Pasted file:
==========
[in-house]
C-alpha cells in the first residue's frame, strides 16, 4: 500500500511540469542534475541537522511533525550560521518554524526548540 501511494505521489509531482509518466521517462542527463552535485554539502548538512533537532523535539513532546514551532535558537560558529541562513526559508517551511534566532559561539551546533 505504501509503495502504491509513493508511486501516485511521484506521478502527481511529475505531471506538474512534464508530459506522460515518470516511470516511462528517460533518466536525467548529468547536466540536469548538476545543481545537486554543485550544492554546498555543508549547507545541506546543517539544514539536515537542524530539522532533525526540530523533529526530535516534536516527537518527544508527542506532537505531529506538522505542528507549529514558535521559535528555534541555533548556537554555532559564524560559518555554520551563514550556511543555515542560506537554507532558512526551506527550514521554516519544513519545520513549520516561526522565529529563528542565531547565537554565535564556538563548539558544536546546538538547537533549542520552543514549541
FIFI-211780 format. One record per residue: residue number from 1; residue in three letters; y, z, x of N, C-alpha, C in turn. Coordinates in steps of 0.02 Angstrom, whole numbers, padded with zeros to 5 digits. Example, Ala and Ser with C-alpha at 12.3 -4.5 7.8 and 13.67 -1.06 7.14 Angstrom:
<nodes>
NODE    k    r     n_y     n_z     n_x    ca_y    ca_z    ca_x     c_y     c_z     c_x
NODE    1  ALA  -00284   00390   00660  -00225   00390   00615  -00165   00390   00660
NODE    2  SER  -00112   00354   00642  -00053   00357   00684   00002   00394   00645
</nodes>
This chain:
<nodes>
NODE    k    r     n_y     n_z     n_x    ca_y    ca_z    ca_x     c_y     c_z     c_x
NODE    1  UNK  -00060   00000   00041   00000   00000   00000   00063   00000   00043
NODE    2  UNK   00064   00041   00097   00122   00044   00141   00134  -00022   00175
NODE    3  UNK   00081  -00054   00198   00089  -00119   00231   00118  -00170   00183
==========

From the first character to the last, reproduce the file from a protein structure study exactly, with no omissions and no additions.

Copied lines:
[in-house]
C-alpha cells in the first residue's frame, strides 16, 4: 500500500511540469542534475541537522511533525550560521518554524526548540 501511494505521489509531482509518466521517462542527463552535485554539502548538512533537532523535539513532546514551532535558537560558529541562513526559508517551511534566532559561539551546533 505504501509503495502504491509513493508511486501516485511521484506521478502527481511529475505531471506538474512534464508530459506522460515518470516511470516511462528517460533518466536525467548529468547536466540536469548538476545543481545537486554543485550544492554546498555543508549547507545541506546543517539544514539536515537542524530539522532533525526540530523533529526530535516534536516527537518527544508527542506532537505531529506538522505542528507549529514558535521559535528555534541555533548556537554555532559564524560559518555554520551563514550556511543555515542560506537554507532558512526551506527550514521554516519544513519545520513549520516561526522565529529563528542565531547565537554565535564556538563548539558544536546546538538547537533549542520552543514549541
FIFI-211780 format. One record per residue: residue number from 1; residue in three letters; y, z, x of N, C-alpha, C in turn. Coordinates in steps of 0.02 Angstrom, whole numbers, padded with zeros to 5 digits. Example, Ala and Ser with C-alpha at 12.3 -4.5 7.8 and 13.67 -1.06 7.14 Angstrom:
<nodes>
NODE    k    r     n_y     n_z     n_x    ca_y    ca_z    ca_x     c_y     c_z     c_x
NODE    1  ALA  -00284   00390   00660  -00225   00390   00615  -00165   00390   00660
NODE    2  SER  -00112   00354   00642  -00053   00357   00684   00002   00394   00645
</nodes>
This chain:
<nodes>
NODE    k    r     n_y     n_z     n_x    ca_y    ca_z    ca_x     c_y     c_z     c_x
NODE    1  UNK  -00060   00000   00041   00000   00000   00000   00063   00000   00043
NODE    2  UNK   00064   00041   00097   00122   00044   00141   00134  -00022   00175
NODE    3  UNK   00081  -00054   00198   00089  -00119   00231   00118  -00170   00183